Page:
The art of dementia
Regular readers of our blog will know that we moved offices last year. While our new headquarters on Granta Park has given us the space we needed to continue in our role as the UK’s leading dementia research charity, we wanted to add a splash of colour to our new home in the form of some original art.
With our base in Cambridge, we’re surrounded by arty types and they don’t get much more creative than the Art & Design and Graphics Design students at Cambridge Regional College.
All aged between 16 and 18, we set the class of 30 the challenging brief to show their creative interpretation of what a neuron – cells responsible for transmitting information around the brain – looks like under a microscope.
The students could use whatever medium they wished to create their designs; the only limitations were that they had to work within our colour palette and their ideas had to be able to be reproduced on to a square metre canvas.
To add an element of competition to the project, only six of the 30 designs would be chosen to be reproduced as final artworks.
We were really impressed by the quality and creativity of all of the designs and, after much democratic deliberation, the final six were selected.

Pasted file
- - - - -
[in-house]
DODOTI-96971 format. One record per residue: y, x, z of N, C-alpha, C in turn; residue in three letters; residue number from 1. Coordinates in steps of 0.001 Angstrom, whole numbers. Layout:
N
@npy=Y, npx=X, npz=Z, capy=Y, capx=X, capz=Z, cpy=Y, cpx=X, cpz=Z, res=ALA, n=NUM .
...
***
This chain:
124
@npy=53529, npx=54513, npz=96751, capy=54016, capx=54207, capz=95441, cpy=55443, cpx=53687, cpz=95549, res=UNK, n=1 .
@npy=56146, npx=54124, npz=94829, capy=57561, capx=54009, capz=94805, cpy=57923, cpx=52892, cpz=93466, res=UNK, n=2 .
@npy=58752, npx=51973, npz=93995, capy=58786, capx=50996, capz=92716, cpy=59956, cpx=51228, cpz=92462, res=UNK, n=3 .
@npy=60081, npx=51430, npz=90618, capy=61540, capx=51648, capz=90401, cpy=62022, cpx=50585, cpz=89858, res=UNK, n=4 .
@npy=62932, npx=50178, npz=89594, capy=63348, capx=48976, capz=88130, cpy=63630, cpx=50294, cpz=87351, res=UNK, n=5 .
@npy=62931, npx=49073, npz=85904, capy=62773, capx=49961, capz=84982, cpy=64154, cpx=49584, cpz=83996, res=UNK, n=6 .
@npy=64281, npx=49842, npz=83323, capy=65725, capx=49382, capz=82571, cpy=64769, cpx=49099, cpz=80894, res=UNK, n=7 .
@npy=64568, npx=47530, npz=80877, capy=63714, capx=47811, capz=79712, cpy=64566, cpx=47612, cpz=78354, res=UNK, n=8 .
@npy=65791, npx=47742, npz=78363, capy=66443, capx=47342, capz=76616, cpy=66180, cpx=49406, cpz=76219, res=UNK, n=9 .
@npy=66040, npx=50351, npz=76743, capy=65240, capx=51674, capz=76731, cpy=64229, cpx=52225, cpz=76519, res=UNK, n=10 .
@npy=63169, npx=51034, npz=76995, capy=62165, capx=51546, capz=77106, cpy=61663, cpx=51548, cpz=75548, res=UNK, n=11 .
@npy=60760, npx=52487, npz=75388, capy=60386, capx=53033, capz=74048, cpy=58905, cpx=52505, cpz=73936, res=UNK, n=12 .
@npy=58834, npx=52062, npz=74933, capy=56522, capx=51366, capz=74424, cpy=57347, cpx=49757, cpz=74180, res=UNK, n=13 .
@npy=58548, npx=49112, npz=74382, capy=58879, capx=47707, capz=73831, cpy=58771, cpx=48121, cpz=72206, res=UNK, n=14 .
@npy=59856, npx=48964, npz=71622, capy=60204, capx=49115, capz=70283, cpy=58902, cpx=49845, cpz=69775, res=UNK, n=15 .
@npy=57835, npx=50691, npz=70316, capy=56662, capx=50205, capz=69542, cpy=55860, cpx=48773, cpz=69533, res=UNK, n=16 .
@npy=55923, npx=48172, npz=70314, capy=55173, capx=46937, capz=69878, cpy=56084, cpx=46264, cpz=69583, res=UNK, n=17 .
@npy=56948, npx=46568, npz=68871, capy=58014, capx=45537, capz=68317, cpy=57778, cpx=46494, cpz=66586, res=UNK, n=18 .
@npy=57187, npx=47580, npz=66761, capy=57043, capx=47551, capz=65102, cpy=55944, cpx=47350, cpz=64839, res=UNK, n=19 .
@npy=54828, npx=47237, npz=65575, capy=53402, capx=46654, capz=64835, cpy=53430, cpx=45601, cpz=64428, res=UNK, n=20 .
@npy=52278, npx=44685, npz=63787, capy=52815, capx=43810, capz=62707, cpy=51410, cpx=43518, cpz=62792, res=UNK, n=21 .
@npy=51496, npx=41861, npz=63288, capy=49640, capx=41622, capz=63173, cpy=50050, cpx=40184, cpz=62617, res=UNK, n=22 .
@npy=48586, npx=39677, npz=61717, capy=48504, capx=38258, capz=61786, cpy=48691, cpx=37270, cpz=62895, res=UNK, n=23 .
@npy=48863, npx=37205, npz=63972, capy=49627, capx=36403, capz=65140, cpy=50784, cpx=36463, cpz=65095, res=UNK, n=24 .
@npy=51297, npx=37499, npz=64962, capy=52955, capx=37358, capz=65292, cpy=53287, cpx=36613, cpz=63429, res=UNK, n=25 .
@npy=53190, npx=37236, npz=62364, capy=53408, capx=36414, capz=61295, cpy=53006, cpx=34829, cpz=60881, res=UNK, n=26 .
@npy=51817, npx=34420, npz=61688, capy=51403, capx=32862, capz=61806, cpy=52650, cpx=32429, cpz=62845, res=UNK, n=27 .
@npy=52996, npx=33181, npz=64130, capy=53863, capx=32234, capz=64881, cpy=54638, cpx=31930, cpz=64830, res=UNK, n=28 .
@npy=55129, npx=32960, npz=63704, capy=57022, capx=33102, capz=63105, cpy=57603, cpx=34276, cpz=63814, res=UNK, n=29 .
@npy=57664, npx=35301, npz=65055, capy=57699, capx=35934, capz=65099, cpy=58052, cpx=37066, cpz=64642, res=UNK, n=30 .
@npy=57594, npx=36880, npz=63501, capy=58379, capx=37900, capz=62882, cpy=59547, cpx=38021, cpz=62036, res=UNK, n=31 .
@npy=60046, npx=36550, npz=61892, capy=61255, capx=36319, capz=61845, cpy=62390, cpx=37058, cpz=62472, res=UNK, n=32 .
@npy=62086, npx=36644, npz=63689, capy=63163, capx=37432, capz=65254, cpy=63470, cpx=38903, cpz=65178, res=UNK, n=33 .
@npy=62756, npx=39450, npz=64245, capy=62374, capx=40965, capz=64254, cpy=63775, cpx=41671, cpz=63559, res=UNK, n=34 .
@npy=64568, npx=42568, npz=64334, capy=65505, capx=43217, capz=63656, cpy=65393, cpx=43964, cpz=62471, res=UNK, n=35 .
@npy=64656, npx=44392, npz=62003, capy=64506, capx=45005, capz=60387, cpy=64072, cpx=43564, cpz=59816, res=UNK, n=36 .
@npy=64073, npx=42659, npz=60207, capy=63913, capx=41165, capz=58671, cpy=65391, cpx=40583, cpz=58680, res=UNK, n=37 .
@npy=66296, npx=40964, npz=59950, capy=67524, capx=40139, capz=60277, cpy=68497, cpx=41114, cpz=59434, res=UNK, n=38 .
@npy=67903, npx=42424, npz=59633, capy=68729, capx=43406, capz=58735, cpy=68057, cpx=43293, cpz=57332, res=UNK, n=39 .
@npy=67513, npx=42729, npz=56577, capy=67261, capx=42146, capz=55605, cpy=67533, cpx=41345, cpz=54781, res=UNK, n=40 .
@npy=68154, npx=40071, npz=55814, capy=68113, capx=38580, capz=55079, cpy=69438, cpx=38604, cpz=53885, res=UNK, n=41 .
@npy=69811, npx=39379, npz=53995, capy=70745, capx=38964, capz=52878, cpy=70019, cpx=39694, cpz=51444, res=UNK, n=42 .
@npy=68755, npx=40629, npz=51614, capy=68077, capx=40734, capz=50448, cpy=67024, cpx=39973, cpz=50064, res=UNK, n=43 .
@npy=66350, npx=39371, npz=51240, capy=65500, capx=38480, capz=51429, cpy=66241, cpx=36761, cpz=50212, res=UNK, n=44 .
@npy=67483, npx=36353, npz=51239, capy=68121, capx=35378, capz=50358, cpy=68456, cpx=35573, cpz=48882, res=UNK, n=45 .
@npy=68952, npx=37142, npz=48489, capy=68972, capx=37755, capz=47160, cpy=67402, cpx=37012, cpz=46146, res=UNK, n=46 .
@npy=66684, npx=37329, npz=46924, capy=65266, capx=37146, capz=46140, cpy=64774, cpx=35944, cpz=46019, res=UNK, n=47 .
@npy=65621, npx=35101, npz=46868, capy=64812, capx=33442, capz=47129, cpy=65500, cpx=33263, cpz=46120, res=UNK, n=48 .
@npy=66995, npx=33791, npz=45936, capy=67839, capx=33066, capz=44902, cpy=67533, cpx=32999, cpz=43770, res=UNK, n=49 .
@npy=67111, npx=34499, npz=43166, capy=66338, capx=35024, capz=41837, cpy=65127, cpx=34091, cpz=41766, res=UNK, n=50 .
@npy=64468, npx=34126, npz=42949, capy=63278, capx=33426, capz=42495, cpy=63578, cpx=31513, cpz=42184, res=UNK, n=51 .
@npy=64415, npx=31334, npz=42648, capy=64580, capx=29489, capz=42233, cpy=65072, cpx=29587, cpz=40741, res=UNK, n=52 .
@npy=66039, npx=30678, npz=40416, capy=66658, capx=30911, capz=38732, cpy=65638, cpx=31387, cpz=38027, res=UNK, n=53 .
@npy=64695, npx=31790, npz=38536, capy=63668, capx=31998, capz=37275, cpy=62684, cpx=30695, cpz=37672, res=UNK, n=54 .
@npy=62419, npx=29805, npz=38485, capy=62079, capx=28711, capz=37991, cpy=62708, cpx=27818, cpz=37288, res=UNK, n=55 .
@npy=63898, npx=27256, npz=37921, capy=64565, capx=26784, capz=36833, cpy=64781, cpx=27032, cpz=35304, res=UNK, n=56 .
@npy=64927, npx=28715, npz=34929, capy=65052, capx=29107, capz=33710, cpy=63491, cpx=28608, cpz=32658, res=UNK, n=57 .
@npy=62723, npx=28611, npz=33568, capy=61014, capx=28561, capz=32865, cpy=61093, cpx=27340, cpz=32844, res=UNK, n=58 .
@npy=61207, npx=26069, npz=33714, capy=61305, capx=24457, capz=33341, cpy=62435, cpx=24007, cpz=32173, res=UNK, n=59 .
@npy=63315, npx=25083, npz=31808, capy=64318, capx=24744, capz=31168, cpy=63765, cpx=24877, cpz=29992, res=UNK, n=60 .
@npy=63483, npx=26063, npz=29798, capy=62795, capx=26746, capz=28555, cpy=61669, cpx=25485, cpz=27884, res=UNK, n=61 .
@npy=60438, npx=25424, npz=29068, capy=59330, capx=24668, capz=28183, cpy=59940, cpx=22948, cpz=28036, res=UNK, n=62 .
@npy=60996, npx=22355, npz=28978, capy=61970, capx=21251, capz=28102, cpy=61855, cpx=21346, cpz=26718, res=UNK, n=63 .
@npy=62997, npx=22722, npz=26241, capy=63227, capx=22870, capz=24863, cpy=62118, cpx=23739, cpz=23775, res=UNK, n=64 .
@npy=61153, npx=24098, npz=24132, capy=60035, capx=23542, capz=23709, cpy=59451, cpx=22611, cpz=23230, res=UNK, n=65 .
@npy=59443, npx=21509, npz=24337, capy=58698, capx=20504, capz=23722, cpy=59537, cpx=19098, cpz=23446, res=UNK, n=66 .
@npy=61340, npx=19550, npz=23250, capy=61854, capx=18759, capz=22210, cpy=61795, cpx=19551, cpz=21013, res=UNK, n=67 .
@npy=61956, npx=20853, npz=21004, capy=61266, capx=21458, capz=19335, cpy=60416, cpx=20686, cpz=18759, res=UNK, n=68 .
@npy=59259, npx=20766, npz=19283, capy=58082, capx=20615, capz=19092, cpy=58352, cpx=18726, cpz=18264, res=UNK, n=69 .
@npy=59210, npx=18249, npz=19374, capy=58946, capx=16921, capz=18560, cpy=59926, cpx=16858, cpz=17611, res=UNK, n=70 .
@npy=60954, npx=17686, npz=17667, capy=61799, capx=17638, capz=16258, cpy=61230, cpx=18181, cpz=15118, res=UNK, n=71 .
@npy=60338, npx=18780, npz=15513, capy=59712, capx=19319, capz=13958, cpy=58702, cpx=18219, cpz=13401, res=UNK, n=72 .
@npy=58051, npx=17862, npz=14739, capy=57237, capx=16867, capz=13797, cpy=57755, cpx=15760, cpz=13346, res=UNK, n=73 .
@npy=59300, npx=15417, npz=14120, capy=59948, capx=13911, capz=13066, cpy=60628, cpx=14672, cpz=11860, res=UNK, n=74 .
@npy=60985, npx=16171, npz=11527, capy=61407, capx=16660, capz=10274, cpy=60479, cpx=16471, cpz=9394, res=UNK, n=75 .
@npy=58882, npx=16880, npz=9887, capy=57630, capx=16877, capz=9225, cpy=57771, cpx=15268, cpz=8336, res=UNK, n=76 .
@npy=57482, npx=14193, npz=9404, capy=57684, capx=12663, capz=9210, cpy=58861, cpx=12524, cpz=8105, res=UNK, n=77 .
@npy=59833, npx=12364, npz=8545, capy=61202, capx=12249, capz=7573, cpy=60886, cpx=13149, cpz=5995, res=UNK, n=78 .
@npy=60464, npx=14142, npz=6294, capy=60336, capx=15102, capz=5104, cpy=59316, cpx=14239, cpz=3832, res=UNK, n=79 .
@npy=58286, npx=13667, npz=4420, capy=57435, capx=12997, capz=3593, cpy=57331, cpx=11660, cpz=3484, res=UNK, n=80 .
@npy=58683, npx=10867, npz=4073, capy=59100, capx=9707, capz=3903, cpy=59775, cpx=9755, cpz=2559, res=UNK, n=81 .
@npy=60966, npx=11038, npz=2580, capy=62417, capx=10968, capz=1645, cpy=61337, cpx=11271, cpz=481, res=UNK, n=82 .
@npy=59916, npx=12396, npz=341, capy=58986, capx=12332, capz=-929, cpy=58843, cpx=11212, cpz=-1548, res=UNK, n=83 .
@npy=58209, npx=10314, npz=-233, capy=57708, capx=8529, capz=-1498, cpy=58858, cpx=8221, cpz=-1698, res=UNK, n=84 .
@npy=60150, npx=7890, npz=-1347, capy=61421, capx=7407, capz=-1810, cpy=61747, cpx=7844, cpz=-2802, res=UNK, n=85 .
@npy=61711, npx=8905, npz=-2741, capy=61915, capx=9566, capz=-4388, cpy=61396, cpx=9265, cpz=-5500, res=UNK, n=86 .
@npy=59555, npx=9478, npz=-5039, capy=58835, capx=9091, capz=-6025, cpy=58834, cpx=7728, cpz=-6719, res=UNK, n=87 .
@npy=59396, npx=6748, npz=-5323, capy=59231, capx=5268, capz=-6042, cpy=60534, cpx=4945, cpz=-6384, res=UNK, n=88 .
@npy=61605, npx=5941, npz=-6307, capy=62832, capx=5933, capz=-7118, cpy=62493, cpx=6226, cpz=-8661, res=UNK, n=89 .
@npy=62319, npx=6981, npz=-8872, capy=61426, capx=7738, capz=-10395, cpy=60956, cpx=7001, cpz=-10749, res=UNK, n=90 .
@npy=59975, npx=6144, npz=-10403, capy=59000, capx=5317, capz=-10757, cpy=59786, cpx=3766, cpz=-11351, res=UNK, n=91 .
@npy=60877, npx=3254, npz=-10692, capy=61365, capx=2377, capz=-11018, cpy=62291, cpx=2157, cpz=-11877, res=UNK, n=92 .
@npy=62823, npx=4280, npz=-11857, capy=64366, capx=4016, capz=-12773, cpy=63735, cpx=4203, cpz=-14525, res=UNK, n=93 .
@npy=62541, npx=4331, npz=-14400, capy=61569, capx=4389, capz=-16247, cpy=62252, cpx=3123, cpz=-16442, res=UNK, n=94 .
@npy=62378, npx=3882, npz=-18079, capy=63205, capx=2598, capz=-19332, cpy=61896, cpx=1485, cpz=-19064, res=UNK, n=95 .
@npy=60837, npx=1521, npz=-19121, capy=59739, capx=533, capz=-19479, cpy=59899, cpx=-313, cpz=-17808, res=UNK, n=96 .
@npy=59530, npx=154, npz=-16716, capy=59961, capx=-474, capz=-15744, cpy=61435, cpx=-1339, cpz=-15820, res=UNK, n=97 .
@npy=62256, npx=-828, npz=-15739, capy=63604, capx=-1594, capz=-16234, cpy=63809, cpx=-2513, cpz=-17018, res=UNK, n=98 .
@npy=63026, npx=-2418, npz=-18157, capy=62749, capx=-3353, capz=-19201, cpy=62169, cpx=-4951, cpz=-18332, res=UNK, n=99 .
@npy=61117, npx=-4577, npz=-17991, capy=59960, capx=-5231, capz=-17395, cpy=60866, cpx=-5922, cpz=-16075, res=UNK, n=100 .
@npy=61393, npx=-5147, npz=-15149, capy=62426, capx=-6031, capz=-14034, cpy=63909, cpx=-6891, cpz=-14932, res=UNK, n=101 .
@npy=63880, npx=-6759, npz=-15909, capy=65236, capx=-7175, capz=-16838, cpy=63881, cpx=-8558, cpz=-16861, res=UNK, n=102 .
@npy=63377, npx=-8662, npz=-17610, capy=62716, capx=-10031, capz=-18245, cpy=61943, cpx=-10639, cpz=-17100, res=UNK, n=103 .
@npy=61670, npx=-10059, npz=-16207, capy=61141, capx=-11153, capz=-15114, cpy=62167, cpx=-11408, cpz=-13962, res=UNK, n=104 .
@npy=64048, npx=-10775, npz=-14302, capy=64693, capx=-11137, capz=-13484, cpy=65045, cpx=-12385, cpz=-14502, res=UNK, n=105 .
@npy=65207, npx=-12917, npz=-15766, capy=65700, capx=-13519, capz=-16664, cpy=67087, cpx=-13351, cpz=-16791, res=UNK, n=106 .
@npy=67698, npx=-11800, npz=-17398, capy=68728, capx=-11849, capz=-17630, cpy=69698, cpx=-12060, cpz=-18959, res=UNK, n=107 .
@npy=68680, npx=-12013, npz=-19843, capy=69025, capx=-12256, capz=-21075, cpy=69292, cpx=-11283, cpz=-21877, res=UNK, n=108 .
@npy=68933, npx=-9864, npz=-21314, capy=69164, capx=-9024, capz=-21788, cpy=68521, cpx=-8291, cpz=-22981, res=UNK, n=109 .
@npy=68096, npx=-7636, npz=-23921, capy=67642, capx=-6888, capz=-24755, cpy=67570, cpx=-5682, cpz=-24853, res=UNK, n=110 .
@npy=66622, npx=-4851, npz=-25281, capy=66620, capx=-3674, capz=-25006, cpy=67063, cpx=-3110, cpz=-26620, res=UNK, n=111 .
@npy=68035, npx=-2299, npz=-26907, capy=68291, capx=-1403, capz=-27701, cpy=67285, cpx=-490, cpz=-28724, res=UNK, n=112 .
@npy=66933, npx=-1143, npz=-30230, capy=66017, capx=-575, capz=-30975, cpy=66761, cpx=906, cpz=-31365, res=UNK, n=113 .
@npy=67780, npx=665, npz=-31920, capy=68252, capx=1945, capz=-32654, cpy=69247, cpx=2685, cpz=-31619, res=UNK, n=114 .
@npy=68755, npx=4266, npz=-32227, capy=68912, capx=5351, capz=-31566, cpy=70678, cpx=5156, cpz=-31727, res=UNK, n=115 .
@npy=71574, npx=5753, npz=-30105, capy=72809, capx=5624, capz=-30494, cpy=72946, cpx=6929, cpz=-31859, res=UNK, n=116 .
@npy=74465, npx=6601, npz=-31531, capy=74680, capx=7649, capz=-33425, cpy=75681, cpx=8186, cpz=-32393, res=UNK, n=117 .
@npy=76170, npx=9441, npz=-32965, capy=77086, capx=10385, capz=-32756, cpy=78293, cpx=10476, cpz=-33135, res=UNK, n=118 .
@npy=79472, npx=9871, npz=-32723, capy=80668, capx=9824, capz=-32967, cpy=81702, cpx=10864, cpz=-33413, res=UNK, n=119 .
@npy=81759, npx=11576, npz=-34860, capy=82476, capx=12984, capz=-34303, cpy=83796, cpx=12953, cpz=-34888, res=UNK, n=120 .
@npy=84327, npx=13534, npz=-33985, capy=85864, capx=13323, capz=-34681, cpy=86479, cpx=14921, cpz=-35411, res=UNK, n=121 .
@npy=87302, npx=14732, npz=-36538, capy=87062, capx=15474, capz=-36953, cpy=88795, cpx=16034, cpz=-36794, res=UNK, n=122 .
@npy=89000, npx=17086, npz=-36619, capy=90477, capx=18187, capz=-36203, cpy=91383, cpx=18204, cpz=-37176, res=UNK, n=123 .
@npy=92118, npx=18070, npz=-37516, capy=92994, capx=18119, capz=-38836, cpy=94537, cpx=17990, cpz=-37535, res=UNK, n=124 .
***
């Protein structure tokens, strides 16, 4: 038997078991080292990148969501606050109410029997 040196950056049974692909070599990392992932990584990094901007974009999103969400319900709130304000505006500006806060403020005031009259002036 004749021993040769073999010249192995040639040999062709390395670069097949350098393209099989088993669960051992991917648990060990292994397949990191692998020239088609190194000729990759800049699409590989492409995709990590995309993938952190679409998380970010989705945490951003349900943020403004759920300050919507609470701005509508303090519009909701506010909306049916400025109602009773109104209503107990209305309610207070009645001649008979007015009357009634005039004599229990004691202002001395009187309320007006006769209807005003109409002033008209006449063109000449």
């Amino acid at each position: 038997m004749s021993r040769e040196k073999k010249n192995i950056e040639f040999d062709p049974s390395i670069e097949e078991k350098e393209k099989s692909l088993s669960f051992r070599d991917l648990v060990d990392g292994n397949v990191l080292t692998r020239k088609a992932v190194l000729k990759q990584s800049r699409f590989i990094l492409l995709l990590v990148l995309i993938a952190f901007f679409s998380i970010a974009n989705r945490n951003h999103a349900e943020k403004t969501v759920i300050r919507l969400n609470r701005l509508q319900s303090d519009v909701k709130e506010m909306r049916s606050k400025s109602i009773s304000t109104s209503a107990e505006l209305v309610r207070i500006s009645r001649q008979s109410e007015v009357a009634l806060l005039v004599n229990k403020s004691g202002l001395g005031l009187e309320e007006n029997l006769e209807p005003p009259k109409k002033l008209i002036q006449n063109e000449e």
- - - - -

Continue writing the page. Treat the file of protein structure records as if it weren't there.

“I enjoyed coming up with a range of designs for an organisation with such an important cause. I was really pleased to be one of the six chosen to create my design on to canvas – it’s such a nice feeling to know that someone likes your design ideas.”
“My design is based on a section where two neurons connect. The subject of neurons isn’t something I would usually work around but I have found the project really good fun, interesting and creative.”
“I looked at how photograms are like a memory and then embroidered neuron shapes over the photograms. I’ve enjoyed being able to explore a non-traditional side of photography and being able to work to a deadline.”
“My design idea is based on a close-up image of a neuron. I’ve found the project interesting and I like that people will be able to see my work.”
“I have always been interested in the art-meets-science concept and how creative imagery can be used to collaborate with scientific issues. The neurons are depicted in a colourful and bold way to highlight the distress within a patient’s life.”
“I really enjoyed this project because I experimented with different techniques. Creating an image of a neuron was interesting and I was really happy to be chosen as one of the final six.”
The collection of artworks is now on display in our reception area for staff and visitors to enjoy.
We would like to say a big ‘thank you’ to the students and staff at Cambridge Regional College for working with us on this project and adding the finishing touches to our offices.
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